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Blacklisters – Adult

Album review

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Rather than write a review of Blacklisters’ wonderfully unpleasant Adult, it might be easier for me to just come round to each and every one of your houses, look you square in the eye, holding your gaze in a strong but firm lock, and then spit in your face.

Not just a liquid spit either. A proper full-on, hacked-up phlegm-gob, right in the chops. If you’re not in when I knock, your next available loved one will do nicely. Once I’ve picked my teeth up off the floor, I’ll urinate on your front doorstep, making sure I get piss all over the door handle like a right snide little prick.

I won’t be doing this for my own amusement though – I hate violence. No, this random act of unpleasant, abject aggression is for your own benefit, and I’m just the conduit of salivated delivery. A righteous delivery ejected for your own good, which I’ll deposit in the hope that it might cause you a certain level of amped-up anger, an anger which will emotionally prepare you for the bizarre and intense world of Adult. An anger I assume the Blacklisters must have been feeling too when making this fucking cracker of an album.

Thus my gobby-act will make sense and you will later thank me. It’s a buzz-saw fury of guitar, bass, drums and insane slurring, and my lord is it dirty. If The Jesus Lizard lived up north and existed only on a diet of broken biscuits, vodka and amphetamines, they might’ve sounded like Blacklisters.

Adult is the second album from the Leeds-based noise-gits who comprise of Billy Mason Wood on vocals, Owen Griffiths on t’bass, Alistair Stobbart doing the drums and Dan Beesley on guitar. Though it’s every bit as frantic as their debut (BLKLSTRS), Adult adds a focus to the chaotic sounds, making for much leaner, meaner fists of fuckery. It’s 40 minutes of beautifully violent, cacophonous pummels.

‘Shirts’ is an onrush of terrifying bass-heavy noise punk bile, giving the effect of being repeatedly hit over the head with a bag of sick whilst a small balding man in leather fetish gear dry heaves in the corner, desperately trying to fill more sick bags to hit you with. ‘I’m not messing about here,’ vocalist Billy Mason Wood warns, and he’s fucking not.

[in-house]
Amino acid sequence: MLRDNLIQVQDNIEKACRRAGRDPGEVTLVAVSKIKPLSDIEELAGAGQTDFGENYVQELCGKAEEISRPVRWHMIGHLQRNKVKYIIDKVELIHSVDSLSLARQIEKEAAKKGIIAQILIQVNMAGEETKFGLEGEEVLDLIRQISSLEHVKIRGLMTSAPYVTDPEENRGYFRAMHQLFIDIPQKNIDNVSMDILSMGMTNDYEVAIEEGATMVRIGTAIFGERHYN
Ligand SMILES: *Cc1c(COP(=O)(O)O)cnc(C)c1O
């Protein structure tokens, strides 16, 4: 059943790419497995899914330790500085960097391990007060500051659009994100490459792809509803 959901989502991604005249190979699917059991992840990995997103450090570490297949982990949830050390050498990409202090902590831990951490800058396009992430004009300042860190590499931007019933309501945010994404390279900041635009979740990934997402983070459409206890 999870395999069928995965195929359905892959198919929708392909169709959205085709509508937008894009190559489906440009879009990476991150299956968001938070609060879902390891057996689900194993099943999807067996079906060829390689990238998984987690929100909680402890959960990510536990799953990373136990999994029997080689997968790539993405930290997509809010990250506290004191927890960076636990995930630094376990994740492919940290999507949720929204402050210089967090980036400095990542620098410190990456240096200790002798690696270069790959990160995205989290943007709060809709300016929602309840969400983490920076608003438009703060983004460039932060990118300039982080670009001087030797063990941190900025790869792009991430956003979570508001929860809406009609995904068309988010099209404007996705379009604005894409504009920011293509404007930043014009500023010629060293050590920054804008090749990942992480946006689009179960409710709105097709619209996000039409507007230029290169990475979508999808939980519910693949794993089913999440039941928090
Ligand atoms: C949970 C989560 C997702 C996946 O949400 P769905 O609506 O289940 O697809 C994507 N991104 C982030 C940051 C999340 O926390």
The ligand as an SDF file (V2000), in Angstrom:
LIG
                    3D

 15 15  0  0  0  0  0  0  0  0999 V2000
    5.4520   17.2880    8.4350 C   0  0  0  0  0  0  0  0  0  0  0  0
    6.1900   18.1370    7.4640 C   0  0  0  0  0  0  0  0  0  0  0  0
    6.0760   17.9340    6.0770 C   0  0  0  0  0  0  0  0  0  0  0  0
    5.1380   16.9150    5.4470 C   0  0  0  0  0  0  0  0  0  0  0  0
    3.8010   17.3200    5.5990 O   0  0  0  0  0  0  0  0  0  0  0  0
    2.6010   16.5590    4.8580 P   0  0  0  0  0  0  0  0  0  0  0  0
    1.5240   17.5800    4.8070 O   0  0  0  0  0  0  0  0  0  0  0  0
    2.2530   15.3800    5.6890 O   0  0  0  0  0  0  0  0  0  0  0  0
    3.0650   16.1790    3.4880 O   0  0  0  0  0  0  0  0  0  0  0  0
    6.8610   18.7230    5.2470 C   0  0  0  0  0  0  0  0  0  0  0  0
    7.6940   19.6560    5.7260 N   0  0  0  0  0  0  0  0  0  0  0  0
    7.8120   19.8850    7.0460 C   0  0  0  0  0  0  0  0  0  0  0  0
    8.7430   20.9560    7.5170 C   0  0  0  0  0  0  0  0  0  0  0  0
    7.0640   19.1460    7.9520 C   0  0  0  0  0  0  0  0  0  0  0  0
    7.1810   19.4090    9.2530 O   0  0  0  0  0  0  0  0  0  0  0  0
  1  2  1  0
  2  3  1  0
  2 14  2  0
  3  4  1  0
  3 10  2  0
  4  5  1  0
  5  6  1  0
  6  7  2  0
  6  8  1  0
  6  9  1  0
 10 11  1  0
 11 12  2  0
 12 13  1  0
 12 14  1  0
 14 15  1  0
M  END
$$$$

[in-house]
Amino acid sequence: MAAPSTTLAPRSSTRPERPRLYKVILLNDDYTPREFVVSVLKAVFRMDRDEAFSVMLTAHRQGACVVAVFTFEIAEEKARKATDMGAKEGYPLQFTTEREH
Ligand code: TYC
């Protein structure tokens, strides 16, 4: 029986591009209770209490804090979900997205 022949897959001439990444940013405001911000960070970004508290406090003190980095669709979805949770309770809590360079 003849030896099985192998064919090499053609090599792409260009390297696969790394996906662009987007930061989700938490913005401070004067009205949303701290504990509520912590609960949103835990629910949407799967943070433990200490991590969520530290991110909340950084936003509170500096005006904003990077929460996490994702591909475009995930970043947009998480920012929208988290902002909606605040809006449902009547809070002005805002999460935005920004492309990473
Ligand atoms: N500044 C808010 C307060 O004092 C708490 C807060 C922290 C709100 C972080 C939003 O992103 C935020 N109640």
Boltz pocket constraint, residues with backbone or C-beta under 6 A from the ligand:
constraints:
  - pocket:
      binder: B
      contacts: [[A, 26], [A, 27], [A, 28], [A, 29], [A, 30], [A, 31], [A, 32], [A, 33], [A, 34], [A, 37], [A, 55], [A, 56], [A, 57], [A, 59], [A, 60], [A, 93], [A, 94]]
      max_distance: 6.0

‘I Knock Myself Out’ is a savage fury of wobbly-throwing guitar lashes that you just know will be a beast when played live. It thrashes about as though constrained by a straight jacket. There’s a dark manic humour underpinning every song on Adult, and with titles like ‘The Sadness of Axl Rose’, ‘Big Ticker’ and ‘Weasel Bastard’ you know you’re in the company of a band who aren’t going to fuck about with woodwind and 25-part vocal harmonies. This is direct aggro-noise that doesn’t give a shit about your sensitive hearing. Or your neighbours. Or their sensitive hearing.

Imagine Pissed Jeans if they’d rolled around the disused car park of a run-down council estate, causing liberal coverage of dog shit and broken glass, and you’d not be far off. If that doesn’t make you excited about Blacklisters then I really don’t know what to say to you. Maybe a good face-spitting would suffice?

‘Dream Boat’ slows the intense pace to a well moody grunge crawl. It’s a dark harassment by a pus-filled boil, slowly burning away at the back of the neck, too far from reach to lance. Nauseating in the best possible way. ‘Priss’ and ‘Downbeat’ close the album in crushing fashion and will leave you feeling abused and grubby long after the last down-tuned notes have left your impacted eardrums.

If you like metaphorically being spat on, covered in shit and pushed into a bin filled with burning dog hair for good luck, then my child you are in luck because this Blacklisters album is all that and more*. It’s more noisy and chaotic than a busy London train on a Monday morning and just as grimy. To a spiteful little sod like me this album is an absolute treat.

So I’ll hold off the spit for now as I’m a bit dry and I’ve enjoyed our little chat together. Happy listening, you complete bastards.


Luke O’Dwyer

*It’s in fact none of those things, being music it’s incapable of such physical acts.

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